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WHEN PERFORMANCE OF CYTOGENETICS MATTERS: A POPULATION-BASED STUDY IN THE NETHERLANDS ON NEWLY DIAGNOSED MULTIPLE MYELOMA PATIENTS
Author(s): ,
Mirian Brink
Affiliations:
Department of Research,Comprehensive Cancer Center the Netherlands,Utrecht,Netherlands
,
Otto Visser
Affiliations:
Department of Research,Comprehensive Cancer Center the Netherlands,Utrecht,Netherlands
,
Monique C. Minnema
Affiliations:
Department of Hematology,University Medical Center Utrecht,Utrecht,Netherlands
,
Sonja Zweegman
Affiliations:
Department of Hematology,VUmc,Amsterdam,Netherlands
,
Pieter Sonneveld
Affiliations:
Department of Hematology,Erasmus MC Cancer Institute,Rotterdam,Netherlands
Avinash G. Dinmohamed
Affiliations:
Department of Research,Comprehensive Cancer Center the Netherlands,Utrecht,Netherlands;Department of Hematology,Erasmus MC Cancer Institute,Rotterdam,Netherlands;Department of Public Health,Erasmus University Medical Center,Rotterdam,Netherlands
(Abstract release date: 05/18/17) EHA Library. Brink M. 06/24/17; 181973; P686
Dr. Mirian Brink
Dr. Mirian Brink
Contributions
Abstract

Abstract: P686

Type: Poster Presentation

Presentation during EHA22: On Saturday, June 24, 2017 from 17:30 - 19:00

Location: Poster area (Hall 7)

Background
It was recently shown in both clinical and population-based series that unperformed cytogenetics (UPCs) in intensively treated patients with acute myeloid leukemia was independently associated with poor prognosis, as compared to patients with performed cytogenetics.

Aims

Therefore, we set out to assess whether UPCs is associated with poor outcome in young patients with symptomatic multiple myeloma (MM) who have received induction chemotherapy. 

Methods

We identified 358 newly diagnosed patients with MM <66 years in 2014 from the nationwide population-based Netherlands Cancer Registry (NCR). UPCs was used to indicate that no sample was sent in for cytogenetic analysis. Performed cytogenetics were grouped by Revised International Staging System (R-ISS), i.e. high-risk (presence of translocations (4;14) or (14;16) or deletion 17p) or standard-risk (presence of other aberrations or no aberrations). Only patients treated with induction chemotherapy, defined as treatment with VCD, PAD, BD or TAD +/- subsequent high dose melfalan and autologous stem cell transplantation (ASCT), were included for analyses. In total, 319 (89%, median age 60 years, 62% male) were treated with induction chemotherapy, 39 patients otherwise or had no therapy.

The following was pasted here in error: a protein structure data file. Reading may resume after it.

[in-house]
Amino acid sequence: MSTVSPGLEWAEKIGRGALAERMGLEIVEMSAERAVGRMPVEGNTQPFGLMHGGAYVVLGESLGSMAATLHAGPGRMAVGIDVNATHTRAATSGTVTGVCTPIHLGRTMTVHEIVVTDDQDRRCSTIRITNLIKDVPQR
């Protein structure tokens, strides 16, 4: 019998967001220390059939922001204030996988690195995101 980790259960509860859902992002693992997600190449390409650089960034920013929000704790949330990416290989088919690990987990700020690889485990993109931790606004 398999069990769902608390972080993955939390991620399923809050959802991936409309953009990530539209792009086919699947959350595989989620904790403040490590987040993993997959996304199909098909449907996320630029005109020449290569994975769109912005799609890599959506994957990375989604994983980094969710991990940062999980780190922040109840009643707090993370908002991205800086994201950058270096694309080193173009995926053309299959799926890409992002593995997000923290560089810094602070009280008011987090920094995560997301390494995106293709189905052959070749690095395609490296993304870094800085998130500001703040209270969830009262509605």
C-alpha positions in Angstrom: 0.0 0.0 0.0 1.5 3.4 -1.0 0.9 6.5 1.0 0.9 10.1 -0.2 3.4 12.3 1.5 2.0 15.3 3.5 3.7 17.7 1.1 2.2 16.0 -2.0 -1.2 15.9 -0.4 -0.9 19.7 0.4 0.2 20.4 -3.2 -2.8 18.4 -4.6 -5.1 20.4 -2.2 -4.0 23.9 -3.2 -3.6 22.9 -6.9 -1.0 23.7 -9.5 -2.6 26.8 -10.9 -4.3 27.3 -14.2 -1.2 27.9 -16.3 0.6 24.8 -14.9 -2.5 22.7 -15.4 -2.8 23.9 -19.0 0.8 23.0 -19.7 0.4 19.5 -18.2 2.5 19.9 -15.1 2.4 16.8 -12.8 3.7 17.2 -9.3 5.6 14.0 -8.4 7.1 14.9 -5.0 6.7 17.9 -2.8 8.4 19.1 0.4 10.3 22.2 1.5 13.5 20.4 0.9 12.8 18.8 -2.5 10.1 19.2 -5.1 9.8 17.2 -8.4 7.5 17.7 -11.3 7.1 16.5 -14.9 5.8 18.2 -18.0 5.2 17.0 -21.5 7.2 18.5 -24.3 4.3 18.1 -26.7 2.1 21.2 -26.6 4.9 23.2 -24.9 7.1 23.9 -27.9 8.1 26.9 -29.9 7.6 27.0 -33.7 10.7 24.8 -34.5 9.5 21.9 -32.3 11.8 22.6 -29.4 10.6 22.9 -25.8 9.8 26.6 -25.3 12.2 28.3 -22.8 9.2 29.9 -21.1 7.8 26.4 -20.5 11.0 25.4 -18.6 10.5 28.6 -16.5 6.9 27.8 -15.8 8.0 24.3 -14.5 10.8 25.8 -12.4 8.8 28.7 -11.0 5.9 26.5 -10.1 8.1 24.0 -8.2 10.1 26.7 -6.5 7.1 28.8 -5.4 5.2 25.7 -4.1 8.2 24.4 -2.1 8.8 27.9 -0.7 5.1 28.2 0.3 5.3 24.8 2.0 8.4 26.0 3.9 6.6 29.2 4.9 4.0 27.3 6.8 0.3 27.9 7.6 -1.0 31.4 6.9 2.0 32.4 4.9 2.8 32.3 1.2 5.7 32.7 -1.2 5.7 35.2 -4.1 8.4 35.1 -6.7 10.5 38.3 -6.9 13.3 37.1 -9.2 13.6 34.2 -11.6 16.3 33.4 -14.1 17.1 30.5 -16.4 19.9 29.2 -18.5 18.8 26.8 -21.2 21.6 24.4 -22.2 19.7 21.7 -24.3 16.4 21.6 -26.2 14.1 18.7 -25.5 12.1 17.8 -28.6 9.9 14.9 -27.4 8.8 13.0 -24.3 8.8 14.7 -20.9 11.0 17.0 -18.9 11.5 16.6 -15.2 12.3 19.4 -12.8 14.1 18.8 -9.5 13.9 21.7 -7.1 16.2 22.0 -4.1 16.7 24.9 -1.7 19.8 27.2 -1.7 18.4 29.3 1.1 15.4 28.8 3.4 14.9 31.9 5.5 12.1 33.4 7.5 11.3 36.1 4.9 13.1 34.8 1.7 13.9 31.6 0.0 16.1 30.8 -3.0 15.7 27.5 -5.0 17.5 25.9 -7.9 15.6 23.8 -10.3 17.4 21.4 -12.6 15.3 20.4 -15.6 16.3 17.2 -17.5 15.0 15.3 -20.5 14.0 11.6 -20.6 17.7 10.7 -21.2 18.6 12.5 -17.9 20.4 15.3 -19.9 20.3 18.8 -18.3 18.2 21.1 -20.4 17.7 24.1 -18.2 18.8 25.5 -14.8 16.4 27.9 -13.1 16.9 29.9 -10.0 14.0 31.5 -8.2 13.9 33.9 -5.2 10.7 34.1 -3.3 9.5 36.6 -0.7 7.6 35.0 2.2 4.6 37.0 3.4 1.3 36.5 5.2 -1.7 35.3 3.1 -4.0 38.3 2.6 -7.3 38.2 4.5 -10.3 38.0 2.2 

The primary endpoint was progression-free survival (PFS), defined as time from start of first line induction chemotherapy to progression or death, whichever comes first. Patients alive without progression were censored at February 1st, 2016.

Results

In 220/319 (69%) MM patients treated with induction chemotherapy, cytogenetics was performed and 63 of these patients (29%) were cytogenetically high-risk. No statistical significant differences were observed in CRAB criteria or ISS between patients with or without performed cytogenetics. The proportion of patients undergoing ASCT was similar in different cytogenetic groups (standard-risk 85%, high-risk 83% and UPC 77%, p=0.77).
Achieving partial response or better was higher, although not statistically significant, in the standard-risk group as compared to the high-risk and UPC groups (93% vs. 89% vs. 85%, p=0.92). Response outcome was unknown for 9% of the UPC group, 5% in high-risk group and 4% in the standard-risk group.
Median follow-up time was 516 days. PFS for patients in the standard-risk group was highest, as compared to patients in the high-risk or UPCs groups after one year of follow-up (88% vs. 81% vs. 74%, p=0.0003).

Conclusion